Friday, January 06, 2006

30 Days of Night: a brief review

This year I'm actually going to try to put some comics related stuff in this blog. I figured I'd start with a book which received a lot of attention and appears to have made the writer one of the current hot creators in the industry.

30 Days of Night (IDW) - I read this in the trade paper edition which includes the mini-series and extra stuff, like writer Steven Niles' original script. It is easy to see why the book proved so popular and the fact that it has been optioned for a feature film proves that it caught more then passing fanboy interest. I recall reading that there is or will be sequels which take place in the same world as this, if not featuring the same characters, since only a few of the principles in this story survive the assault and final confrontations.

To be honest, I didn't find anything particularly original beyond the initial set up. The idea of a tribe of vampires taking over a small Alaskan town during a period of sunless days is something I had not read before, but my vampire reading may be more limited than yours. Sadly, once that bit of business begins there isn't a lot else except for graphic violence and a claustrophobic feeling. The art by Ben Templesmith is of the Bill Sienkiewicz (circa STRAY TOASTERS) school of 'dark, scary and difficult to interpret.' I have to be honest and say that there were several scenes so dark and ARTISTIC that I had no clue what was going on nor who was doing what to whom. With such a large number of characters, many of whom are not even given names, it would have been nice if there was some way to identify them. Also, since we don't know the people in town we can't feel anything when they are killed. They remind you of the citizens of Tokyo stomped by Godzilla and his co-horts, being simply faceless victims not important to the plot.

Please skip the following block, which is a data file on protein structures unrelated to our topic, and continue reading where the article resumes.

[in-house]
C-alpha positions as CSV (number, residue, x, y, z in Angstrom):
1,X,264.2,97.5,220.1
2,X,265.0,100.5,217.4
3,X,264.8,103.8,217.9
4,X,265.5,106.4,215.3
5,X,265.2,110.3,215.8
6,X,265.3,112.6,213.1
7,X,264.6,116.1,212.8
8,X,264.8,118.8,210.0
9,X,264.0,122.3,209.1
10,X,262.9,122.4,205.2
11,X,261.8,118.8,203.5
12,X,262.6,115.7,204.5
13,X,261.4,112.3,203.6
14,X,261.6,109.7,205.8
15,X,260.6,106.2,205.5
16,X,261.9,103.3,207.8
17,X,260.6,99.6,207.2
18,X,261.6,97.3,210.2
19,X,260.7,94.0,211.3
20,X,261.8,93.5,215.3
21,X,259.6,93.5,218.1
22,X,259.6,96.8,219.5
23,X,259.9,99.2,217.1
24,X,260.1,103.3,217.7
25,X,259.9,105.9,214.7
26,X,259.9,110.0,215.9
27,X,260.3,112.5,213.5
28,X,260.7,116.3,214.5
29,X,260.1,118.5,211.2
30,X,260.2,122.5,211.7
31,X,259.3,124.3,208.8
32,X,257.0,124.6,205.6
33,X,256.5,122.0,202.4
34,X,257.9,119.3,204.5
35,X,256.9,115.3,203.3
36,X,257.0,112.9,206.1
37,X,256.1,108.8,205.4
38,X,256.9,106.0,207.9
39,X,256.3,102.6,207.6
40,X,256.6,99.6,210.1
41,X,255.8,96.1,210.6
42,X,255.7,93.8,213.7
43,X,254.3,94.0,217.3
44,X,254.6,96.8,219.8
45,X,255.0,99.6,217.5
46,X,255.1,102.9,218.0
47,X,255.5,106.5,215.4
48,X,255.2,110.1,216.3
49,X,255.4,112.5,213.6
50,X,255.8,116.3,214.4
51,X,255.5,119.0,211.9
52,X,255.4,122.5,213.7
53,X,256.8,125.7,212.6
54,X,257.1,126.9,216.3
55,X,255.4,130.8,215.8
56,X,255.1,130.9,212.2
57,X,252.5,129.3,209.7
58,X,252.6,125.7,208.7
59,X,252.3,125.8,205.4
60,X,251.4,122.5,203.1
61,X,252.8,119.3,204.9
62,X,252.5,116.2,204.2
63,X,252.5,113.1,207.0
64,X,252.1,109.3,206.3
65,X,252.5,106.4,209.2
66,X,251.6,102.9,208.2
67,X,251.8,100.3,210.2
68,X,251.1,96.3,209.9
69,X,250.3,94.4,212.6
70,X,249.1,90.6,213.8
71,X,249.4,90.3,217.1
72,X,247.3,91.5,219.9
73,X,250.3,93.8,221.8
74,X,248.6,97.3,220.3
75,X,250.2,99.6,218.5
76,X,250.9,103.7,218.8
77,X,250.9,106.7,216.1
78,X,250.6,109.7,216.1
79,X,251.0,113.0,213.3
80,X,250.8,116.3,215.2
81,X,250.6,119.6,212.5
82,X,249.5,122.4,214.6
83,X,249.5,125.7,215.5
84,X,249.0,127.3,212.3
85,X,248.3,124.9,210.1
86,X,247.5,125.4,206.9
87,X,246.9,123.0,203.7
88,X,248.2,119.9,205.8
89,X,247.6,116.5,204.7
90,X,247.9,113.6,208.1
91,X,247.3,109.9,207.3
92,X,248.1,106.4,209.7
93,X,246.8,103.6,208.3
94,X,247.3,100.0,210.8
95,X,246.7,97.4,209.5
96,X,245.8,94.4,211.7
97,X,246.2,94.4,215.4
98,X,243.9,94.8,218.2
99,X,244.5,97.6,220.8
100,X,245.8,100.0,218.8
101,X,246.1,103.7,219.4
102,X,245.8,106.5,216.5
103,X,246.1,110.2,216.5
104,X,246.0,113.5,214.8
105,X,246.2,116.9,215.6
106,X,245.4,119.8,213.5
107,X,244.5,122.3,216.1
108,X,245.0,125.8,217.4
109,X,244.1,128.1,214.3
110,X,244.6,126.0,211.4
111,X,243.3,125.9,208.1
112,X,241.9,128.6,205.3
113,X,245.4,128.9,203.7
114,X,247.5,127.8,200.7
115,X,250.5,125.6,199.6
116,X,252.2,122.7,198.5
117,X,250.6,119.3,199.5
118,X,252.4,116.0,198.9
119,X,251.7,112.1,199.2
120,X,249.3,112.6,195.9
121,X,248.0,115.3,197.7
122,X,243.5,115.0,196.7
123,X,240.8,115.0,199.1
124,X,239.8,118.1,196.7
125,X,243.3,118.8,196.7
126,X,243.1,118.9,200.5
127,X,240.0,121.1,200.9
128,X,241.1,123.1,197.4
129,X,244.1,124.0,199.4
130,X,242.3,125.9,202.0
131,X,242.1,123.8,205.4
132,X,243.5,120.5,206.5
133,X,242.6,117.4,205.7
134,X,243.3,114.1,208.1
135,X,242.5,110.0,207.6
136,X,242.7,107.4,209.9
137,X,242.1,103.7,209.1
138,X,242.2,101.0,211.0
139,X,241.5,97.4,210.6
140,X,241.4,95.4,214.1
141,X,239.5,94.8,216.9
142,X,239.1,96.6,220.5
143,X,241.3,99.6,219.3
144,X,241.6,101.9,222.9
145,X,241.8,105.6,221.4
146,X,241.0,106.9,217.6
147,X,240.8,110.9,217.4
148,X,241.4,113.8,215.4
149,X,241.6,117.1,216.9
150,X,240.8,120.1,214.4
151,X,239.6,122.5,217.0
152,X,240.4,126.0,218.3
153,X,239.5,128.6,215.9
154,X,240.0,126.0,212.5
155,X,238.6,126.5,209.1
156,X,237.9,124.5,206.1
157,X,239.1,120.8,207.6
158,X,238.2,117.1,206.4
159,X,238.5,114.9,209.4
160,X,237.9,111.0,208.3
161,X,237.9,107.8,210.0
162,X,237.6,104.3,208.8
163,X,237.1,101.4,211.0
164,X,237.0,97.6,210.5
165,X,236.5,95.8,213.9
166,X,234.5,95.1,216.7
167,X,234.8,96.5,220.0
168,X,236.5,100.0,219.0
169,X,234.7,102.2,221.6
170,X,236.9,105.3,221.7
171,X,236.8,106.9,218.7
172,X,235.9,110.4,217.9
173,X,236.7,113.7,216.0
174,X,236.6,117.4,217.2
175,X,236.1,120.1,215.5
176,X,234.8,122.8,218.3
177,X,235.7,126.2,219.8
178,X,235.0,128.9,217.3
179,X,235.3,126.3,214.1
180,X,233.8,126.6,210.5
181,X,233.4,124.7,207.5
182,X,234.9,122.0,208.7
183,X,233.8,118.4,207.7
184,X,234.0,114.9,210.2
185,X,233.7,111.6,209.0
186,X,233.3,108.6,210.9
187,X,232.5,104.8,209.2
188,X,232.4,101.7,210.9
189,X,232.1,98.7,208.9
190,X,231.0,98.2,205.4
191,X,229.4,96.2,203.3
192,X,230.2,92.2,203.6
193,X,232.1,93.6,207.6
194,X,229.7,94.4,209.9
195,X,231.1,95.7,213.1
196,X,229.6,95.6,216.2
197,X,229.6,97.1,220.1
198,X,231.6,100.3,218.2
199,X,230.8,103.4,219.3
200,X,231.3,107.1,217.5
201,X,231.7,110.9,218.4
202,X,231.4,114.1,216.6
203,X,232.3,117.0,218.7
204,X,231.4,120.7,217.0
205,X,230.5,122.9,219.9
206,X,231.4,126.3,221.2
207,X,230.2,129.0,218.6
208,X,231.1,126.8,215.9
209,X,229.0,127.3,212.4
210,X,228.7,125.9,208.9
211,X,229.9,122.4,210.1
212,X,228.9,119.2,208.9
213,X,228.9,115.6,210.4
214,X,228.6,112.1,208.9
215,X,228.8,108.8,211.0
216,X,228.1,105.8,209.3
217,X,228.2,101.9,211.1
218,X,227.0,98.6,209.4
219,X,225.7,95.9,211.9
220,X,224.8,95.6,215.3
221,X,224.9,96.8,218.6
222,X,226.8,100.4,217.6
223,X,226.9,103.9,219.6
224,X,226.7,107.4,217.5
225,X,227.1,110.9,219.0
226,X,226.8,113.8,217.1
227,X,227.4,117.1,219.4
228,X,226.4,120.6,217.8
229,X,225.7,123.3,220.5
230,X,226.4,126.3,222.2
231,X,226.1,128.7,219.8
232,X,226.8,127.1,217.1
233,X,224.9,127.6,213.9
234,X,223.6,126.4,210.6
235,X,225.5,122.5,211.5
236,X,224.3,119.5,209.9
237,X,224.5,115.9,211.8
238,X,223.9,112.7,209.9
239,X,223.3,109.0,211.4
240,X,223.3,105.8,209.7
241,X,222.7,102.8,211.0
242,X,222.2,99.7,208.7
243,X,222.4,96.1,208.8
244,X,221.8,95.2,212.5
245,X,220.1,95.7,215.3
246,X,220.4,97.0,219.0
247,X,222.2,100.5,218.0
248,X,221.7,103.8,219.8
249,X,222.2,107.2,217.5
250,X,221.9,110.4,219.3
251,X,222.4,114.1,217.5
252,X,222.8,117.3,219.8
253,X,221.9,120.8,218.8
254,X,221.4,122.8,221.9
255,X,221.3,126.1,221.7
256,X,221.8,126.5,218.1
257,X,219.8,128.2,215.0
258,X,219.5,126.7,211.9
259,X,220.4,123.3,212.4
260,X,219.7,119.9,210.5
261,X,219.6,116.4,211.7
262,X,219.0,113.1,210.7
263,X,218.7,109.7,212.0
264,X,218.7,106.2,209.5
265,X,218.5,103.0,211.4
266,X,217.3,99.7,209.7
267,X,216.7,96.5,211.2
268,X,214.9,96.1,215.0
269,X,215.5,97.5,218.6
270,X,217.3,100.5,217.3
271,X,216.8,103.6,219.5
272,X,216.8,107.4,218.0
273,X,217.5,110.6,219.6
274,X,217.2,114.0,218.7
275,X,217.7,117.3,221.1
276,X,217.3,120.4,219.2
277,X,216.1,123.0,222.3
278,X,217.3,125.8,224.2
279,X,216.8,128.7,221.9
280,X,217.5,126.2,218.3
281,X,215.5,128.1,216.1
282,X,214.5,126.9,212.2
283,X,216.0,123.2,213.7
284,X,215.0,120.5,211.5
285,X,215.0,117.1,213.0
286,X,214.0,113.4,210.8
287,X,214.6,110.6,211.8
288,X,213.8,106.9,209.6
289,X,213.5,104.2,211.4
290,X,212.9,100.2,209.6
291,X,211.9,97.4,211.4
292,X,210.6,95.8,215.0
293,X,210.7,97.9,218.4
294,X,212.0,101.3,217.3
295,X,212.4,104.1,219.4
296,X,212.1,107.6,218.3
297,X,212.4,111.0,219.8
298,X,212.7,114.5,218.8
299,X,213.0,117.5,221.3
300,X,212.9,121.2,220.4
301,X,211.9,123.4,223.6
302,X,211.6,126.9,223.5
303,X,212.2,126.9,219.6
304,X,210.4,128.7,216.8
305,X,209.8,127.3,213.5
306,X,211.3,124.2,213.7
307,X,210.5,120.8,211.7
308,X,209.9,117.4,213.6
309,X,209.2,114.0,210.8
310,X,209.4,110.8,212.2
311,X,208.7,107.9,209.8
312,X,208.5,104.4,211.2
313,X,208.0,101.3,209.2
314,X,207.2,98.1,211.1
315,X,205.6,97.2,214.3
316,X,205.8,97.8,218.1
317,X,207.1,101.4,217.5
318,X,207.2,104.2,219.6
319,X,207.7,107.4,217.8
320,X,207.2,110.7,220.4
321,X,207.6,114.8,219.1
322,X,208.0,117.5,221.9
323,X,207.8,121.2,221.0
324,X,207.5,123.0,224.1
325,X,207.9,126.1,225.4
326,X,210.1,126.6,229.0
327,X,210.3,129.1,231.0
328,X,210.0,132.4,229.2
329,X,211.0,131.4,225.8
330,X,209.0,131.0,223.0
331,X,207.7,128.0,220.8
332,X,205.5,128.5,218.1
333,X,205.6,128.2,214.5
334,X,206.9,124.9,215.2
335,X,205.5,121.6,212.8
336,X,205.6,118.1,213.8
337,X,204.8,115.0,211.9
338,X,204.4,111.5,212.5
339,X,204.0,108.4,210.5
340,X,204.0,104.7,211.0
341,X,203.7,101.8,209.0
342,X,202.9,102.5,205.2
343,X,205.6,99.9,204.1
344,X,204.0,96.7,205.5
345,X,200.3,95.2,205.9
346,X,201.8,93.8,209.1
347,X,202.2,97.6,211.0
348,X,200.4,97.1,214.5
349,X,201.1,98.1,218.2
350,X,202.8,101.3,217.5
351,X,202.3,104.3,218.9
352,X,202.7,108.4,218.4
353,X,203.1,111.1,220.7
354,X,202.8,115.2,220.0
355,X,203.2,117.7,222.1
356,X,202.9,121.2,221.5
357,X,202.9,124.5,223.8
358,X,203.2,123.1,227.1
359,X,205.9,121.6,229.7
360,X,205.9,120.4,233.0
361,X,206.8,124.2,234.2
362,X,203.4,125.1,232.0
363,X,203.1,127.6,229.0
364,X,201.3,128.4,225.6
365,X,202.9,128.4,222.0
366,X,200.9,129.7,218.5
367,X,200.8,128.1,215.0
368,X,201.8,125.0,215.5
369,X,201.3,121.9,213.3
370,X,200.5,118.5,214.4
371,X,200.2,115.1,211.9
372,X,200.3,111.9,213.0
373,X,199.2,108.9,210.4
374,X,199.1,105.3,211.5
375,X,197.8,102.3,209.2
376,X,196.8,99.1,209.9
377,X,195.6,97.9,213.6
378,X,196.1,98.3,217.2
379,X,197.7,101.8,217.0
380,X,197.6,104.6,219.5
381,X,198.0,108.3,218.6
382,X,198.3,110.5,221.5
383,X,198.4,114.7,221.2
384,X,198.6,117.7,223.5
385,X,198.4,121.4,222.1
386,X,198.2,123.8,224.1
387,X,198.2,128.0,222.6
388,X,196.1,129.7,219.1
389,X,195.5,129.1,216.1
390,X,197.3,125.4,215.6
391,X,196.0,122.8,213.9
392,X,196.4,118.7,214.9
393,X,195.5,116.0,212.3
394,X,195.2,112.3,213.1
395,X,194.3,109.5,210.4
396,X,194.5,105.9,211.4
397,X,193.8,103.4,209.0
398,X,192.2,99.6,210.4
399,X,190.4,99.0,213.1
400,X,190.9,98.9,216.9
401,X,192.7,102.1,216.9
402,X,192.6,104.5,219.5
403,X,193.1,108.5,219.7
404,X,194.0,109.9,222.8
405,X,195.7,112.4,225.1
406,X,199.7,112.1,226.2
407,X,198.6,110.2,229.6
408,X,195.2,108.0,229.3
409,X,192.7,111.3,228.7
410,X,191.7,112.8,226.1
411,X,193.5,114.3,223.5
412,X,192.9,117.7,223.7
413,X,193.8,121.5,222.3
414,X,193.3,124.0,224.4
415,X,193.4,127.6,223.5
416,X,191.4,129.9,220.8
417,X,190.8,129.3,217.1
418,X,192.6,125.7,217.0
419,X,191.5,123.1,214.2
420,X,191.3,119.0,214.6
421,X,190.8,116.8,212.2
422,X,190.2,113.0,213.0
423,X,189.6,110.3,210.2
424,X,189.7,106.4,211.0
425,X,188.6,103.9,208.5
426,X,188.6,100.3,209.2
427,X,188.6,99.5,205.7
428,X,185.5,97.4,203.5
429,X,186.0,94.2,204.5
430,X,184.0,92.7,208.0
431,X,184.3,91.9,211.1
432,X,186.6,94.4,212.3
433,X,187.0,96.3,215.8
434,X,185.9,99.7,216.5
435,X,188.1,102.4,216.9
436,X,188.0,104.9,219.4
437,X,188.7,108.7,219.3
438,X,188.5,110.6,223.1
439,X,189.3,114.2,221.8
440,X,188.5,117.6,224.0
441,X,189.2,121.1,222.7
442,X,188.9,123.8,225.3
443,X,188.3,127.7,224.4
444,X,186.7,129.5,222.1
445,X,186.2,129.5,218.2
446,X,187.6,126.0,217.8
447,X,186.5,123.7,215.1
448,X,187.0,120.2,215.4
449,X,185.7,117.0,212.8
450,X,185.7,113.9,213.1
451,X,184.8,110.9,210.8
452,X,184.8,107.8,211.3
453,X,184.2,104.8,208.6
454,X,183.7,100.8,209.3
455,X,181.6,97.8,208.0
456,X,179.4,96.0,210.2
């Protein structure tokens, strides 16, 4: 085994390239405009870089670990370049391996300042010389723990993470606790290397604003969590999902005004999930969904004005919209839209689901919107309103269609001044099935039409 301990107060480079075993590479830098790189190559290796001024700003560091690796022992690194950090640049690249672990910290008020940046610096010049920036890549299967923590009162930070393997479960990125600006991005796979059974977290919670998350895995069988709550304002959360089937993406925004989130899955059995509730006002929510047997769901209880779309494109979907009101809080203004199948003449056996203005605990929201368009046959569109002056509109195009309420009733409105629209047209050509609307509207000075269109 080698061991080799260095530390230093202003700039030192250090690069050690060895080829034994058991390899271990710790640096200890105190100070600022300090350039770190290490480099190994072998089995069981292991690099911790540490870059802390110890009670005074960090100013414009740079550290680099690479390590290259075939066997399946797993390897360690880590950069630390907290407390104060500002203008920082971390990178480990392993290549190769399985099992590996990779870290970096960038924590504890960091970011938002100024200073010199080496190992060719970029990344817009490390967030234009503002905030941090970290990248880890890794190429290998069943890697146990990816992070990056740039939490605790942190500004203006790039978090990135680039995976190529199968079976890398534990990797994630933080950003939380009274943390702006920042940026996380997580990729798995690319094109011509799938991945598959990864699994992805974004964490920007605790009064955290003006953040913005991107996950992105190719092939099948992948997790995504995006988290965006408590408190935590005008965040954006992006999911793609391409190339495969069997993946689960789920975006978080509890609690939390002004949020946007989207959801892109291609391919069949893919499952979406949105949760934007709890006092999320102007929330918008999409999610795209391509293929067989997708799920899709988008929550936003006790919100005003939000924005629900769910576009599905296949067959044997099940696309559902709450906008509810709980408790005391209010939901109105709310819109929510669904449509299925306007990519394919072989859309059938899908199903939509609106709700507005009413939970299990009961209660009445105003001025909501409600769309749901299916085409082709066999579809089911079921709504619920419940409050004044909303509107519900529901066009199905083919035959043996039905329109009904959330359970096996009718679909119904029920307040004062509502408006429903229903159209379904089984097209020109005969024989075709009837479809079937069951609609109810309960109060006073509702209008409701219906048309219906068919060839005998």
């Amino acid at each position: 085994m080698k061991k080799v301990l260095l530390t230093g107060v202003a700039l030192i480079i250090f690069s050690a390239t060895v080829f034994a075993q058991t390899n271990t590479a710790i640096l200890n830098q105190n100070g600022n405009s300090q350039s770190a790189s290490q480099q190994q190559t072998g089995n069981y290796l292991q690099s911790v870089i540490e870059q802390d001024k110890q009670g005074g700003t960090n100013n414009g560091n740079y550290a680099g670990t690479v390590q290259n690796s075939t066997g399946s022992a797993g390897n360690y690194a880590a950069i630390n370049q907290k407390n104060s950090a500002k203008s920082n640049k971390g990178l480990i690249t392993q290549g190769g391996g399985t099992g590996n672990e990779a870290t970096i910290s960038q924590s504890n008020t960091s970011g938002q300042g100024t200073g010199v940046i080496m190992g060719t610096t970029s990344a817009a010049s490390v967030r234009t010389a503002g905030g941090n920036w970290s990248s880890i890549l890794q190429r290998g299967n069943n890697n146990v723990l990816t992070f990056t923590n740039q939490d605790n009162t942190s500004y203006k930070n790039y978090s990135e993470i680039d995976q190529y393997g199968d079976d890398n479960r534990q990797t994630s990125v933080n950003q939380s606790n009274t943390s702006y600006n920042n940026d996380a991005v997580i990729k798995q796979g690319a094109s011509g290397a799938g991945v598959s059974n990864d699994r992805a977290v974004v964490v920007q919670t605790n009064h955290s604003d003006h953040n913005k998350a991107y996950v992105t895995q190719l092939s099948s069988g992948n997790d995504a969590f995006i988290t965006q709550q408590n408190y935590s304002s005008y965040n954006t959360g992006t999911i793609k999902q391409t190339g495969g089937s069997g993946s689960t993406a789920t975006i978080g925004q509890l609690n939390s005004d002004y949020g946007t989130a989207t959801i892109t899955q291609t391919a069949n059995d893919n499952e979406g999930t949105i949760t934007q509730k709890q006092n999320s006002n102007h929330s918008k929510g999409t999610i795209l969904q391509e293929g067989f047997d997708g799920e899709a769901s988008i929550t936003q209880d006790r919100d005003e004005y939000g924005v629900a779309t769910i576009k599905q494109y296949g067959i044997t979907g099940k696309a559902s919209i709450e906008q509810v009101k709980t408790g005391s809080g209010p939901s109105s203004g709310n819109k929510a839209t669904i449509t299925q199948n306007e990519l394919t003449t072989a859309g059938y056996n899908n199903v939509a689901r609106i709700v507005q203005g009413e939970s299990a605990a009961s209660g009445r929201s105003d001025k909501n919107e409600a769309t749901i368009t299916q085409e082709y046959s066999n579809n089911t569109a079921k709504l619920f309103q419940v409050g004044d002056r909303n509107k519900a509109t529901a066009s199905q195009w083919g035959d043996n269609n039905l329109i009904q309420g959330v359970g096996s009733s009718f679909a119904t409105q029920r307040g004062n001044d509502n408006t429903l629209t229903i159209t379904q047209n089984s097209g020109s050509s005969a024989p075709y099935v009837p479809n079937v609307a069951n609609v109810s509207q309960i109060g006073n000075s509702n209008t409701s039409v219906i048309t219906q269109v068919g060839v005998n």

There are some nice touches in the married couple, Eban & Stella who happen to be the town sheriffs. They have a good relationship and it's this rather than the mayhem taking place outside that really carries the only impact the story has. Fans of this book can only hope that the eventual film adaptation have actors good enough, with some kind of on-screen chemistry, to make the characters work.

I'll give it two stars and recommend you borrow it from your neighborhood library or a friend. Give it another star if you're really into this type of thing. As they say your milage may vary.
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